ocial freedom were best exhibited in the colonies which approached the most nearly to independence. More than a century ago, the charter governments were Dummer's Defence 21. celebrated for their excellent laws and mild administration; for the security of liberty and property; for the encouragement of virtue, and suppression of vice; for promoting letters by erecting free schools and colleges. Among the most distinguished sons of Ireland of that day was George Berkeley, who, like Penn and Locke, garnered up his hopes for humanity in America. Versed in ancient learning, exact science, and modern literature; disciplined by polished society, by travel, and reflection; he united innocence, humility, and extensive knowledge, with the sagacity and confidence of intuitive reason. Adverse factions agreed in ascribing to him every virtue under heaven. Beloved and cherished by those who were the pride of English letters and society, favored with unsolicited dignities and revenues, his min
husetts, 463. In Connecticut, 464. Canada, French in, I. 27. Its conquest, 334; II. 88; II. 183, 220. Jesuits in, 120. Cancello, I. 60. Canonchet, II. 102. Canonicus, I. 318. Cardross, Lord, in South Carolina, II. 173. Carolina, proprietaries of, II. 129. Colonized from New England, 131; from Virginia, 134; from Barbadoes, 136. Second charter, 138. Its constitutions, 145. Carolina, North, Raleigh's colonies in, I. 95-108. Records, II. 151. Early legislation, 152. Locke's constitution rejected, 153. Its spirit, 157. Culpepper's insurrection, 159. Its early days, 165. Anarchy, II. 22. Population, 24. War with the Tuscaroras, 320. Surrenders its charter, 330. Carolina, South, early settlements, I. 62. Colonized, I. 166. Government, 168. Slavery, 171. Character, 172. Huguenots, 174. Civil contest, 183. Parties in, III. 13. Constitution abrogated, 15. Huguenots enfranchised, 17. High Church faction, 18. Produce of, 20. Expedition against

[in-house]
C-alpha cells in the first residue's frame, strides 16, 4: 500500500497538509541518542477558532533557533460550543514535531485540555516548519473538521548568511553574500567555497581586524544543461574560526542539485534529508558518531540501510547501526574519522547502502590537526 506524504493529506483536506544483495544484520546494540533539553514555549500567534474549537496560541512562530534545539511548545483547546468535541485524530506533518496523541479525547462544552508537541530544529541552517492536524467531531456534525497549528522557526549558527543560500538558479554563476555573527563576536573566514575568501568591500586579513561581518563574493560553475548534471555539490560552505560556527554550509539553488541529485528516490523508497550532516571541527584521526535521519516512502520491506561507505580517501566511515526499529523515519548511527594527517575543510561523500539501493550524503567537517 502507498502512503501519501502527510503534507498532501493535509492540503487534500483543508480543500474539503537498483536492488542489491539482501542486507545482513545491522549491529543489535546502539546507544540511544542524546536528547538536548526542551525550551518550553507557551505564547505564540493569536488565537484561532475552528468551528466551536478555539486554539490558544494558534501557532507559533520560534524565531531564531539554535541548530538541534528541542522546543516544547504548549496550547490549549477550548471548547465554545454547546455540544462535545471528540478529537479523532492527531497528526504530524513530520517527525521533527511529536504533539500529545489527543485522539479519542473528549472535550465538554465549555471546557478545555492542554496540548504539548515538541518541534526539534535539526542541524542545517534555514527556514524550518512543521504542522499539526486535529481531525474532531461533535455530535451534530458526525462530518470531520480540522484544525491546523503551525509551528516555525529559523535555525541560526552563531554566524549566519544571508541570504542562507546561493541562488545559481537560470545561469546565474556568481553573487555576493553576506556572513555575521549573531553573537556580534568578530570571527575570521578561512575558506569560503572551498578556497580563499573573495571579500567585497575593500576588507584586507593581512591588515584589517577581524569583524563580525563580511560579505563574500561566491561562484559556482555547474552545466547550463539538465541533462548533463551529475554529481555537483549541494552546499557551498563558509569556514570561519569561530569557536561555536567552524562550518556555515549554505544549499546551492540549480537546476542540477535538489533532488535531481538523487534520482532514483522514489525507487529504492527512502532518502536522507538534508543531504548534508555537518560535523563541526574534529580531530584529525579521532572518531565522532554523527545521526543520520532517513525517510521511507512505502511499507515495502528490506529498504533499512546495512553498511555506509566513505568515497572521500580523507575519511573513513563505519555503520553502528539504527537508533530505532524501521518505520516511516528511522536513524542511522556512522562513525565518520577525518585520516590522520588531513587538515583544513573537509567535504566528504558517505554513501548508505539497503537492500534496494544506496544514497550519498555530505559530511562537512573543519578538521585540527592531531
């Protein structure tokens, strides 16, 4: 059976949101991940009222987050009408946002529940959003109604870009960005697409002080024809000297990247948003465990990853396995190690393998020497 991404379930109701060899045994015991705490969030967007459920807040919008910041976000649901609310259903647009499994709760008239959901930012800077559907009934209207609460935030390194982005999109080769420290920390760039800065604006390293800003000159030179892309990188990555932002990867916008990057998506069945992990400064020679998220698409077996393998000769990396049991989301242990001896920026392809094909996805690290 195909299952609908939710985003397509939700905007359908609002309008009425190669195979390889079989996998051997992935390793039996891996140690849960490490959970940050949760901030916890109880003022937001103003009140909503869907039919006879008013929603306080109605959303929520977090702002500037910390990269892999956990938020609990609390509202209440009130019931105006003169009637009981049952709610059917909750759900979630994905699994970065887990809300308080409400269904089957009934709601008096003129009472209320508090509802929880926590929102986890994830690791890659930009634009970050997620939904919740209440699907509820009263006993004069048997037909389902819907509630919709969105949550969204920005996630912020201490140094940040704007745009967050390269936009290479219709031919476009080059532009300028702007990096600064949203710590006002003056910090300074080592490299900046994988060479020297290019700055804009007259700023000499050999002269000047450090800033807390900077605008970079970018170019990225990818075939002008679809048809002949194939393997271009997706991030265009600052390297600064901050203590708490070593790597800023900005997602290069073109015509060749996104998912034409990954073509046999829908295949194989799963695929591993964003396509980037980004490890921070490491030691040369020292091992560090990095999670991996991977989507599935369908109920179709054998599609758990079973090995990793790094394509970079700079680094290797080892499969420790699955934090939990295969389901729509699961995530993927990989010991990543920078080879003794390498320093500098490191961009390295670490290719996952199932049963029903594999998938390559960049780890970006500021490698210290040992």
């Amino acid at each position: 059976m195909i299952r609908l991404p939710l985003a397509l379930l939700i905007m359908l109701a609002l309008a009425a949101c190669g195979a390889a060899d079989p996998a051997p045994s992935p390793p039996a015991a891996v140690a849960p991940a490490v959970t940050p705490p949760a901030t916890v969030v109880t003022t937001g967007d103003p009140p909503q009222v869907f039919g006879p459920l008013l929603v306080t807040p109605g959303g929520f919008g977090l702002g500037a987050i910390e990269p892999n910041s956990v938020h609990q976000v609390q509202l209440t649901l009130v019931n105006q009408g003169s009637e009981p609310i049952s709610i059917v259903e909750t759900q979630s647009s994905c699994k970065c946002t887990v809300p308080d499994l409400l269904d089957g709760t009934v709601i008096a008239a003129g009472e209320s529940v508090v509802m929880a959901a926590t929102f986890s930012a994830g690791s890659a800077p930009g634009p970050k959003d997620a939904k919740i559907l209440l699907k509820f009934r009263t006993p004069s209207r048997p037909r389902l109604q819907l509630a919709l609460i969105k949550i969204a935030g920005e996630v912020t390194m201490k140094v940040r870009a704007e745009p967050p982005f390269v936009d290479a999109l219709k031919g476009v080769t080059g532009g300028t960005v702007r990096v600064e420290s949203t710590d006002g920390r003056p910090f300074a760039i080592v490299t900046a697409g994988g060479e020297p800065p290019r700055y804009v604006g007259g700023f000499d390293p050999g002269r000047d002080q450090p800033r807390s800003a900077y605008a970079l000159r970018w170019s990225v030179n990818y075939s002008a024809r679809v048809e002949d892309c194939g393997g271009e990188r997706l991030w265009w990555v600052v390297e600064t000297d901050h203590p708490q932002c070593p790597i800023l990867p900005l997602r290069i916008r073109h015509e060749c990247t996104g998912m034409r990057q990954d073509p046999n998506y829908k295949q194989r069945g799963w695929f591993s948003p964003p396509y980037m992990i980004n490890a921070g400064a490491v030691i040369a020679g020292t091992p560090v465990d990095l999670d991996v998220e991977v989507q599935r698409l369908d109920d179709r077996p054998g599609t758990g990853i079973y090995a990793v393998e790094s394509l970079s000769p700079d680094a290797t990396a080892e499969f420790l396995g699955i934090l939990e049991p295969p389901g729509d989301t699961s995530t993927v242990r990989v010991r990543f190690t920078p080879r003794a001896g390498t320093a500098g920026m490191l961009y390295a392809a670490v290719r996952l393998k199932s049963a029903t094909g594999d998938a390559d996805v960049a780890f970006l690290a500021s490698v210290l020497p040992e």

L. Lallemand, Father, III. 122-140. Law, John, III. 349. His credit system, 350. His bank, 354. Downfall, 357. Leisler, Jacob, II. 450; III. 51-54. His execution, 55. Reversal of attainder, 59. Lenni-Lenape, III, 383. In New Jersey, III. 239. Leon, Ponce de, discovers Florida, I. 33. Locke, John, his character, III. 144. Contrasted with Penn, I. 379. Logan, James, III. 44, 345. Louis XIV. persecutes the Huguenots, I. 175. His policy, 424. Treachery, 426. Absolute, III. 115. Defends legitimacy, 175. Recognizes William, 192. His cabinet, 208. His old age, 225. Death, 323. Louisburg founded, III. 235. Siege of, 460. Louisiana claimed by France, III. 168. First colony sails, 169. Colonized by D'Iberville, 200. Extent of, 343. Under Crozart, 347. The Mississippi company, 351. Effect of Law's fall, 358. Its war with the Natchez, 360. The crown resumes the government, 364. War with the Chickasas, 366. Condition in 1740, 368. Lovew
P. Pamlicos, II. 239. Paper money, in. 186,209,350,355, 387. Pemaquid destroyed, III. 181. Penn, William, II. 363. His charter, 364. Opposes monopoly, 366. Sails for the Delaware, 369. Previous life of, 370. Contrasted with Locke, 379 Penn on the Delaware, 382. Treaty with the Indians, 383. Disputes with Baltimore, 387. Bids farewell to the colony, 395. Advocates English freedom, 397. His fame, 400. Thrice arrested, III. 39. Founds a democracy, 44. Pennsylvania. (See Penn.) Witchcraft in, II. 393. Slavery, 403. George Keith's schism, III. 36. Under Fletcher, 37. New constitution, 42. Delaware forever separated from it, 44. Few checks on popular power, 394 Its governor meets the Iroquois deputies, 455. Military organization, 456 Peorias, III. 197. Pepperell, William, III. 458. Pequods, war with the, I 397, 400. Peters, Hugh, arrives, I. 383. His death, II. 32. Philadelphia founded, II. 389, Philip, King, II. 98. Phipps, William, II